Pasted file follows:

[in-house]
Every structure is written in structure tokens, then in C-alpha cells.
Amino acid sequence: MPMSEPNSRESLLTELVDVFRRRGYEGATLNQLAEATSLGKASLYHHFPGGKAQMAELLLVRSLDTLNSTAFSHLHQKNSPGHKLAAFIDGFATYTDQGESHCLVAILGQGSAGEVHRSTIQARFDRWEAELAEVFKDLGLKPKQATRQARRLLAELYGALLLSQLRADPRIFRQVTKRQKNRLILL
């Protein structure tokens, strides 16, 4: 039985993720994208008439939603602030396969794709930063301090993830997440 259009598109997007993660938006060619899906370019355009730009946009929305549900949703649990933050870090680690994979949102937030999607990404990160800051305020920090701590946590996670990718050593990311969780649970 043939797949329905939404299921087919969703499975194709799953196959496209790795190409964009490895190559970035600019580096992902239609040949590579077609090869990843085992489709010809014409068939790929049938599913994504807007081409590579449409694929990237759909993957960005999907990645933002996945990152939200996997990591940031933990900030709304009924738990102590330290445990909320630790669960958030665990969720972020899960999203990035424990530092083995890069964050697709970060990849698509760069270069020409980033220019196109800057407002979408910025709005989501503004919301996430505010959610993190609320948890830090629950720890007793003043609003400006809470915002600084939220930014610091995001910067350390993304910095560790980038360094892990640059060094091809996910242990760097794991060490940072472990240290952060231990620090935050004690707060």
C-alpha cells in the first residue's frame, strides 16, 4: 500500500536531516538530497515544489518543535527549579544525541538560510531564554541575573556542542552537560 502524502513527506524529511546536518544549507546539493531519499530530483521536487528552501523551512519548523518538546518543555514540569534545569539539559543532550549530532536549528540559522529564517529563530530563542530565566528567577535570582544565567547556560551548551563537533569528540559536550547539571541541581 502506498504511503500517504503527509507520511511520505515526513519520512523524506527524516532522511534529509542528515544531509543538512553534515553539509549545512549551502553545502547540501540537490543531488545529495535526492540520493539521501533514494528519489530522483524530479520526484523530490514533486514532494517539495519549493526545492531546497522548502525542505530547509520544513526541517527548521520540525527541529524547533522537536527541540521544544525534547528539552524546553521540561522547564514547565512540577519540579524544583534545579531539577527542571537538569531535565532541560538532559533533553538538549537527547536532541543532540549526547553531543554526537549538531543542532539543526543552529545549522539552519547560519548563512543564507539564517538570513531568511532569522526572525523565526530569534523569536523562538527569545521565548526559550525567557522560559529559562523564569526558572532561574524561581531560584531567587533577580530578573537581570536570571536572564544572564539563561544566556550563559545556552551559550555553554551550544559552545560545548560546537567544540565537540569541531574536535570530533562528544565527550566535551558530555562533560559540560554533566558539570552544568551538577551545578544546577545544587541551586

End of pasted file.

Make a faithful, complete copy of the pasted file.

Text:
[in-house]
Every structure is written in structure tokens, then in C-alpha cells.
Amino acid sequence: MPMSEPNSRESLLTELVDVFRRRGYEGATLNQLAEATSLGKASLYHHFPGGKAQMAELLLVRSLDTLNSTAFSHLHQKNSPGHKLAAFIDGFATYTDQGESHCLVAILGQGSAGEVHRSTIQARFDRWEAELAEVFKDLGLKPKQATRQARRLLAELYGALLLSQLRADPRIFRQVTKRQKNRLILL
């Protein structure tokens, strides 16, 4: 039985993720994208008439939603602030396969794709930063301090993830997440 259009598109997007993660938006060619899906370019355009730009946009929305549900949703649990933050870090680690994979949102937030999607990404990160800051305020920090701590946590996670990718050593990311969780649970 043939797949329905939404299921087919969703499975194709799953196959496209790795190409964009490895190559970035600019580096992902239609040949590579077609090869990843085992489709010809014409068939790929049938599913994504807007081409590579449409694929990237759909993957960005999907990645933002996945990152939200996997990591940031933990900030709304009924738990102590330290445990909320630790669960958030665990969720972020899960999203990035424990530092083995890069964050697709970060990849698509760069270069020409980033220019196109800057407002979408910025709005989501503004919301996430505010959610993190609320948890830090629950720890007793003043609003400006809470915002600084939220930014610091995001910067350390993304910095560790980038360094892990640059060094091809996910242990760097794991060490940072472990240290952060231990620090935050004690707060």
C-alpha cells in the first residue's frame, strides 16, 4: 500500500536531516538530497515544489518543535527549579544525541538560510531564554541575573556542542552537560 502524502513527506524529511546536518544549507546539493531519499530530483521536487528552501523551512519548523518538546518543555514540569534545569539539559543532550549530532536549528540559522529564517529563530530563542530565566528567577535570582544565567547556560551548551563537533569528540559536550547539571541541581 502506498504511503500517504503527509507520511511520505515526513519520512523524506527524516532522511534529509542528515544531509543538512553534515553539509549545512549551502553545502547540501540537490543531488545529495535526492540520493539521501533514494528519489530522483524530479520526484523530490514533486514532494517539495519549493526545492531546497522548502525542505530547509520544513526541517527548521520540525527541529524547533522537536527541540521544544525534547528539552524546553521540561522547564514547565512540577519540579524544583534545579531539577527542571537538569531535565532541560538532559533533553538538549537527547536532541543532540549526547553531543554526537549538531543542532539543526543552529545549522539552519547560519548563512543564507539564517538570513531568511532569522526572525523565526530569534523569536523562538527569545521565548526559550525567557522560559529559562523564569526558572532561574524561581531560584531567587533577580530578573537581570536570571536572564544572564539563561544566556550563559545556552551559550555553554551550544559552545560545548560546537567544540565537540569541531574536535570530533562528544565527550566535551558530555562533560559540560554533566558539570552544568551538577551545578544546577545544587541551586